‘The council used to get big diggers in every year and move shingle from the other end of the beach but they now adopt a ‘do nothing’ policy which has ended up in people losing their beach huts.

‘A lot of us spent our childhoods down there so it’s not just the money, it’s a way of life. It is heartbreaking.’

The owner of another hut, who did not want to be named, blasted the council for a lack of compassion.

He said: ‘The council’s response to the situation has been woeful in terms of a complete lack of empathy for the affected beach hut owners.

‘Many owners are faced with losing everything and many are not wealthy people. Some are retired and have invested significant savings in the dream of a beach hut by the sea.

‘The crassly worded and bureaucratic communications from the council including the latest demands to remove huts within tight deadlines have caused great upset which is completely unnecessary.

‘The handling of this situation has been a shocking example of the worst type of local council aloof behaviour.’

Tracey Mead said last year that her hut had become inaccessible and was ‘teetering’

Last year after the storm teaching assistant Tracey Mead, 54, explained: ‘The huts are now teetering on the edge of a mini cliff face. You literally cannot get into your hut unless you have a ladder.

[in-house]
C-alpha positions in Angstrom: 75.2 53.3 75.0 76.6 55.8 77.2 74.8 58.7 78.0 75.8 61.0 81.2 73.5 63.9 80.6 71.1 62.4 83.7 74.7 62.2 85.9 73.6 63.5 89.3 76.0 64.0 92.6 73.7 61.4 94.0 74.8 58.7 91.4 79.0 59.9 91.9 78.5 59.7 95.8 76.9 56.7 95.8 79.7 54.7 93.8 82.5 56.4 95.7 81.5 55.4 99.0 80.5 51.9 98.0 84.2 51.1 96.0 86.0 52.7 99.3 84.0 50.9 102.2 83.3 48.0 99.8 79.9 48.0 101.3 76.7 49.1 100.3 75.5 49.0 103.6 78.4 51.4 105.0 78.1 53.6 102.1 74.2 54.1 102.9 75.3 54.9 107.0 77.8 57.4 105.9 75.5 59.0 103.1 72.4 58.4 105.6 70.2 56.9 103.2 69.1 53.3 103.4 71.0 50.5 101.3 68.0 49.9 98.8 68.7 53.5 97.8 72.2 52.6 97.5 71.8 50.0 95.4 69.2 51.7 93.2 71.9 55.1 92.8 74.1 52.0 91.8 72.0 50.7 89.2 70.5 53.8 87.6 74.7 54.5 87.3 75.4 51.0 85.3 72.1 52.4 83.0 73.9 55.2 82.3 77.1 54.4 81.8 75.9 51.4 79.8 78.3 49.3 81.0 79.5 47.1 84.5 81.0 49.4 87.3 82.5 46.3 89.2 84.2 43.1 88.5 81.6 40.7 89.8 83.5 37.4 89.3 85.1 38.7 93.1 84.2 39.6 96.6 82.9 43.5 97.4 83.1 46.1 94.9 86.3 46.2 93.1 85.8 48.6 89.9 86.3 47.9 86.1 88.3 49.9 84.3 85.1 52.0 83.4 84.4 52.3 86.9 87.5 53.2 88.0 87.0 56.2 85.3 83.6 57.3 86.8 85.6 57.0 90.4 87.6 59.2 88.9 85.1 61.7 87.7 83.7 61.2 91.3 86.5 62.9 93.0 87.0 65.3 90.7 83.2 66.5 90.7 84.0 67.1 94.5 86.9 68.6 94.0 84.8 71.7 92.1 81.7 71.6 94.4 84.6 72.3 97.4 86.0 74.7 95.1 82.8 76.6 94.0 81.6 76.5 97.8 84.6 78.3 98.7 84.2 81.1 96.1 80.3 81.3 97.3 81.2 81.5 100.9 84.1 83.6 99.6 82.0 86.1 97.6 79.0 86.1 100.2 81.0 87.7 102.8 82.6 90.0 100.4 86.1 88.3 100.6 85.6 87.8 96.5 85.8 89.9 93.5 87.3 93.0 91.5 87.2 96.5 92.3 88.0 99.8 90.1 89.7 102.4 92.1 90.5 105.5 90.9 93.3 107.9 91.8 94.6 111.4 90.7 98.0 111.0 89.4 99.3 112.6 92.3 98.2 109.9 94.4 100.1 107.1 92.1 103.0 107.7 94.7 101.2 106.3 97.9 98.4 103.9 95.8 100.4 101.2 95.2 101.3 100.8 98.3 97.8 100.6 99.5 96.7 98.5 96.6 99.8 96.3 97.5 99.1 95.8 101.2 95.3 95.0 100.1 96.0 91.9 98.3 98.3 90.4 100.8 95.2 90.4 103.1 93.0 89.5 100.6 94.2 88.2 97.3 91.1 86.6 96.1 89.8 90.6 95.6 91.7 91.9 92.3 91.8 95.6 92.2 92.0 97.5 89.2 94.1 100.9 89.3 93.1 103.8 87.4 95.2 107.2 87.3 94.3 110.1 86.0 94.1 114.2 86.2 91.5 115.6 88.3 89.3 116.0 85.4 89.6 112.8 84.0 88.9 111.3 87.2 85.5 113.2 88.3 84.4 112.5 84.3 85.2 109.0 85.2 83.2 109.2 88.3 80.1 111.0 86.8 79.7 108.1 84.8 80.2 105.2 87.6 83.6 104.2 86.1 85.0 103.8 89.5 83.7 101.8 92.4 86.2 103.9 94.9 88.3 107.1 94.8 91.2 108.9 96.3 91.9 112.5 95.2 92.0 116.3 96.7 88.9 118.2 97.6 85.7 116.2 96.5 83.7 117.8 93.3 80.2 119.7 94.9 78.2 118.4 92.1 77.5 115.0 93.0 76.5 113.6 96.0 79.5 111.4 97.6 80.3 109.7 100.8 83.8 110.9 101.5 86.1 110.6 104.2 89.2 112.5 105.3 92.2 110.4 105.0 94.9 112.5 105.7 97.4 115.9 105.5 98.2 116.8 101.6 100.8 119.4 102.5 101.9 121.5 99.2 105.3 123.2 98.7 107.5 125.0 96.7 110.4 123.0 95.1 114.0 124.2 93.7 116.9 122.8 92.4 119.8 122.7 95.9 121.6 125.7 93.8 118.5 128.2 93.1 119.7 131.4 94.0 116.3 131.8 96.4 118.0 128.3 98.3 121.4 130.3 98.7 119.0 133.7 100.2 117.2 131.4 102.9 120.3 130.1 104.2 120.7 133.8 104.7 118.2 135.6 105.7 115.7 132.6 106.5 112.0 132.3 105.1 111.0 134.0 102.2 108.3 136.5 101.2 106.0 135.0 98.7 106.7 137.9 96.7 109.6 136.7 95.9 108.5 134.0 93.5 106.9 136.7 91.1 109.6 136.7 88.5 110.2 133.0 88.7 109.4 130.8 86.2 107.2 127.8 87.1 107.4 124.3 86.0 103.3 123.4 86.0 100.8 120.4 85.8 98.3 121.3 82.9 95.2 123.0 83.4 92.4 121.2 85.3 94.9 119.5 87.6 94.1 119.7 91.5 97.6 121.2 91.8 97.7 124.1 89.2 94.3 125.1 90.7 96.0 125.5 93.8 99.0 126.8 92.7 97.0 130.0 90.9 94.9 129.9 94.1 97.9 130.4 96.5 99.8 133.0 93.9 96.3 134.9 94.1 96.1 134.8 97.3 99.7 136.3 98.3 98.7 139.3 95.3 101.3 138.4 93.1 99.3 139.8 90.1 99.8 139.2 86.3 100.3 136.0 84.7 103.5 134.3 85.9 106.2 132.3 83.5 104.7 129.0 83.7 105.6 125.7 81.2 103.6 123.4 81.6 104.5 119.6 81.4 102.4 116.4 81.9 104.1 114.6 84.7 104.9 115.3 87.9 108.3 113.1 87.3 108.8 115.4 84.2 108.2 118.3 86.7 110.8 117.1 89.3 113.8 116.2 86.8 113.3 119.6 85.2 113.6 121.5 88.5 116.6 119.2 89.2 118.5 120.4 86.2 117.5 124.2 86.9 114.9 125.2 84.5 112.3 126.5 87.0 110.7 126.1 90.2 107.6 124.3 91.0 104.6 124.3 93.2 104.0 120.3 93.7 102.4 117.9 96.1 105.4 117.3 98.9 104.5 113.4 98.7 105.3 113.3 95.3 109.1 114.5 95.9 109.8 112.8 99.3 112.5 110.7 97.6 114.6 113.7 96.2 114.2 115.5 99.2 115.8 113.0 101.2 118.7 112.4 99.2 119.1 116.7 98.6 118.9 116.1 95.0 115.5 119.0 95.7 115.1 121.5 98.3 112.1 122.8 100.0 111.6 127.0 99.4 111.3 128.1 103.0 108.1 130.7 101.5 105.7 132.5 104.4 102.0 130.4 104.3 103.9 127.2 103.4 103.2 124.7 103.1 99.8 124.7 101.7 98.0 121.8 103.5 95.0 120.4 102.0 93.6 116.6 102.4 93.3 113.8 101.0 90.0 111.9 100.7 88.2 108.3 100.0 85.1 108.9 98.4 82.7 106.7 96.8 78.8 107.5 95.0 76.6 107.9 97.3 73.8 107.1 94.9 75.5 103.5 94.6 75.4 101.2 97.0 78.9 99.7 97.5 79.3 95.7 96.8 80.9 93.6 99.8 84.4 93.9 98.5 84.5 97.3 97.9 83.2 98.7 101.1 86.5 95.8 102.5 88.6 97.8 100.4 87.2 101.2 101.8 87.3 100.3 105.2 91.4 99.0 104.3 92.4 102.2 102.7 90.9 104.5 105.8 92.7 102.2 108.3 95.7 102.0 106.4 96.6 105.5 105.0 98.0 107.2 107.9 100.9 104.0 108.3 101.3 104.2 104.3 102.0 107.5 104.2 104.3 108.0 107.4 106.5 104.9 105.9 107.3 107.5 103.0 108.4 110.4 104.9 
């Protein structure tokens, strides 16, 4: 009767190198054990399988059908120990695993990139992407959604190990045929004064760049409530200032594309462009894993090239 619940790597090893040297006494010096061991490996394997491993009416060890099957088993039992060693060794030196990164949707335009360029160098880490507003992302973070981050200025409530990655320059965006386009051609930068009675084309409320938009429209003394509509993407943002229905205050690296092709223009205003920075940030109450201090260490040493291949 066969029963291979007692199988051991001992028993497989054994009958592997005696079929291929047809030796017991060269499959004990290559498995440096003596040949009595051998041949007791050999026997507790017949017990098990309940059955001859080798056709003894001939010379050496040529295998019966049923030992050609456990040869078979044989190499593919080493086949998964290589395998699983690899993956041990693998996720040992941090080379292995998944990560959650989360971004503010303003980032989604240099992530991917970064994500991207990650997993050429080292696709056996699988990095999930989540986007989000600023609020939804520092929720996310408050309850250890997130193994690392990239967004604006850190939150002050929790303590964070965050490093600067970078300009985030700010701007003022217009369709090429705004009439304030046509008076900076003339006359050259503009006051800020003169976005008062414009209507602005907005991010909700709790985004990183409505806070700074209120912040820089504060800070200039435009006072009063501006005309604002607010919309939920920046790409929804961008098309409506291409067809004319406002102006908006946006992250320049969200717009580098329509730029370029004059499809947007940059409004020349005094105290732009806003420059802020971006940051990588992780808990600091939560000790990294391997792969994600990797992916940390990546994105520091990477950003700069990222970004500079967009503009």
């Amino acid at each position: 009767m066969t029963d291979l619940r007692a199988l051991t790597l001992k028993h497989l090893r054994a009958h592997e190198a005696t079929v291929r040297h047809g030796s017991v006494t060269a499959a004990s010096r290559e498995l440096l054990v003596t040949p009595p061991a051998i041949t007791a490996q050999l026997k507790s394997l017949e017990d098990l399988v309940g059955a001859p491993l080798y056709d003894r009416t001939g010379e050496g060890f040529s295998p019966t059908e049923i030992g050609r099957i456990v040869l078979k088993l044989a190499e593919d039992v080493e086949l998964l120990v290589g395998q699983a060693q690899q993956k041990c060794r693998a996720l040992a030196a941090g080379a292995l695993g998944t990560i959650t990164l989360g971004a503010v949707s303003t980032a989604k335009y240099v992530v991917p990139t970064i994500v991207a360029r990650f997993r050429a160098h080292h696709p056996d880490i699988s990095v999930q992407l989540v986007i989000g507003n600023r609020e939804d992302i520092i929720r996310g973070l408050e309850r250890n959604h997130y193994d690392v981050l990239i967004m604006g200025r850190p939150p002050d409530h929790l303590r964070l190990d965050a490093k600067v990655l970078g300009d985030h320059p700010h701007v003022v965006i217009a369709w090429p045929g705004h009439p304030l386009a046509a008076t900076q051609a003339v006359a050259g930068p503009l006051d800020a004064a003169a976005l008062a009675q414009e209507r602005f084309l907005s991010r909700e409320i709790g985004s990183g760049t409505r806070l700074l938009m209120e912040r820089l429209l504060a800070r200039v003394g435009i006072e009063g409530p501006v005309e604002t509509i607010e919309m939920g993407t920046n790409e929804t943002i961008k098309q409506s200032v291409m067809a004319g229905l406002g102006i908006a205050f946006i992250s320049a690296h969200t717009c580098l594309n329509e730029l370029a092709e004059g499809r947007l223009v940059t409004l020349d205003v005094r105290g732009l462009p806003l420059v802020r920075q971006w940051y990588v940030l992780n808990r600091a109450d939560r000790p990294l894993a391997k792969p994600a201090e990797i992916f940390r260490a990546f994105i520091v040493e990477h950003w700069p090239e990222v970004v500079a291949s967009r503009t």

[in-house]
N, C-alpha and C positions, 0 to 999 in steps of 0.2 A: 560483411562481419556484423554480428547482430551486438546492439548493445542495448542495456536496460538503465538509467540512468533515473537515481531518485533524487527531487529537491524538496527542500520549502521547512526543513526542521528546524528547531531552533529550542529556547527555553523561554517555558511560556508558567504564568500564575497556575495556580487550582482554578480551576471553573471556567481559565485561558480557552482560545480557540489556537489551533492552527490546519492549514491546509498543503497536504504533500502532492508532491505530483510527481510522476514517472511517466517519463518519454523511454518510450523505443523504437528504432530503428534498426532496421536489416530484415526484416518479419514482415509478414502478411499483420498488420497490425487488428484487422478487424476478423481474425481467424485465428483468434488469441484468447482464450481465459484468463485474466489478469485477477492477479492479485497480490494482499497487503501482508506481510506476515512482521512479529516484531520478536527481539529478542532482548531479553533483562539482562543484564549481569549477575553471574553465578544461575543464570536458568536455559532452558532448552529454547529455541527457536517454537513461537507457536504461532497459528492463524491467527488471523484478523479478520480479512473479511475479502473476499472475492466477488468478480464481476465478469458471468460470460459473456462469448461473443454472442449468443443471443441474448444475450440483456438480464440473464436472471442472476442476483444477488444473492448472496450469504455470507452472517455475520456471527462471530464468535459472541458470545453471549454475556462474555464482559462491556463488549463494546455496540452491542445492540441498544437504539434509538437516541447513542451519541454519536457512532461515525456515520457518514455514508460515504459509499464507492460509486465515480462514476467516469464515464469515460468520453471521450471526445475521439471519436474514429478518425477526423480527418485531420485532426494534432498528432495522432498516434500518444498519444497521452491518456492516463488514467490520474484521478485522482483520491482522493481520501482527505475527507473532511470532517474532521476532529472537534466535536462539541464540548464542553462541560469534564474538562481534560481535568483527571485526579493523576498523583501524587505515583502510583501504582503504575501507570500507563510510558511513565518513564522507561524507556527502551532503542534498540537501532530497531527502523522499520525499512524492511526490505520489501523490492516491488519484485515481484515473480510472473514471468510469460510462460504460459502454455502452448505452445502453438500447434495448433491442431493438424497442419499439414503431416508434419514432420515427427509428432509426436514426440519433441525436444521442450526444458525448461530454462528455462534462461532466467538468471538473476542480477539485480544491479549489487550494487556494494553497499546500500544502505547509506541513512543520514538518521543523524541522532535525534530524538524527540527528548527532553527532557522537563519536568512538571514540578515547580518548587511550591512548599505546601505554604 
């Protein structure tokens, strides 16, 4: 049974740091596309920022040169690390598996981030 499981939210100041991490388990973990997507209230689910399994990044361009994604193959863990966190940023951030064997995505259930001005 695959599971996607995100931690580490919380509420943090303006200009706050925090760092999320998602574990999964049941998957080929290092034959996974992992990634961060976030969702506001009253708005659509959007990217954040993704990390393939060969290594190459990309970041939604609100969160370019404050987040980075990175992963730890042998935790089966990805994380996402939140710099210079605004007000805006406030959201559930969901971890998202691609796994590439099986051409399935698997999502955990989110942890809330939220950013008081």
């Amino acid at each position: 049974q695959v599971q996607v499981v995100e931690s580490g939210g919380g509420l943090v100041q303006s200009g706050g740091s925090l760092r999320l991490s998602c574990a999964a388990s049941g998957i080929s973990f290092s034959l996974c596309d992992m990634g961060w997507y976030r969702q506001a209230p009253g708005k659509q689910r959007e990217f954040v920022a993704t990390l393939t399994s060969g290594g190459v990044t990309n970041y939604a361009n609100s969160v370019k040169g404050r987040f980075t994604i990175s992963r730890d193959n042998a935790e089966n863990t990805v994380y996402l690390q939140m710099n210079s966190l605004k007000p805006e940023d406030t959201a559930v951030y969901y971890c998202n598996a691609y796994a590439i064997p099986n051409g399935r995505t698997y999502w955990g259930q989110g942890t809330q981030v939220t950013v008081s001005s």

‘The drop outside my hut is between 8ft to 10ft and is very steep incline and every time you try and take a step you just drag more shingle down making the problem worse.

‘We have asked the council to help by replenishing the bank and building a new sea wall but they have refused as it is too costly.’

Yesterday on Facebook one owner posted: ‘We bought our hut with money inherited and were very much looking forward to using it in our retirement.

‘Here we are 17 months after spending quite a considerable amount of money buying our hut, kitting it our and redecorating and we’re left with nothing..’

The beach huts are worth between £20,000 to £55,000 each and in total the owners pay around £300,000 a year in rent and fees to the council.

A spokesman for Conservative-run New Forest District Council said they had taken the decision to ‘ensure the safety of anyone in the area’.

They said: ‘Our coastal team have been regularly monitoring the beach and huts following the recent and significant changes that have taken place as a result of the dynamic beach conditions.

‘This has been done to enable us to inform beach hut owners of the changing conditions and to ensure the safety of anyone in the area.

‘The stability of the huts is now deemed to be a significant risk and, due to the reduction in width of the beach and the unstable ground conditions, we have closed an area of the beach.

‘We have also notified owners of those huts affected that they need to remove them due to the safety concerns raised by both our coastal and building control teams.

‘Whilst we of course sympathise with the people who have huts, we have never given any assurances that the site would remain suitable for the purposes for which the licence was granted.’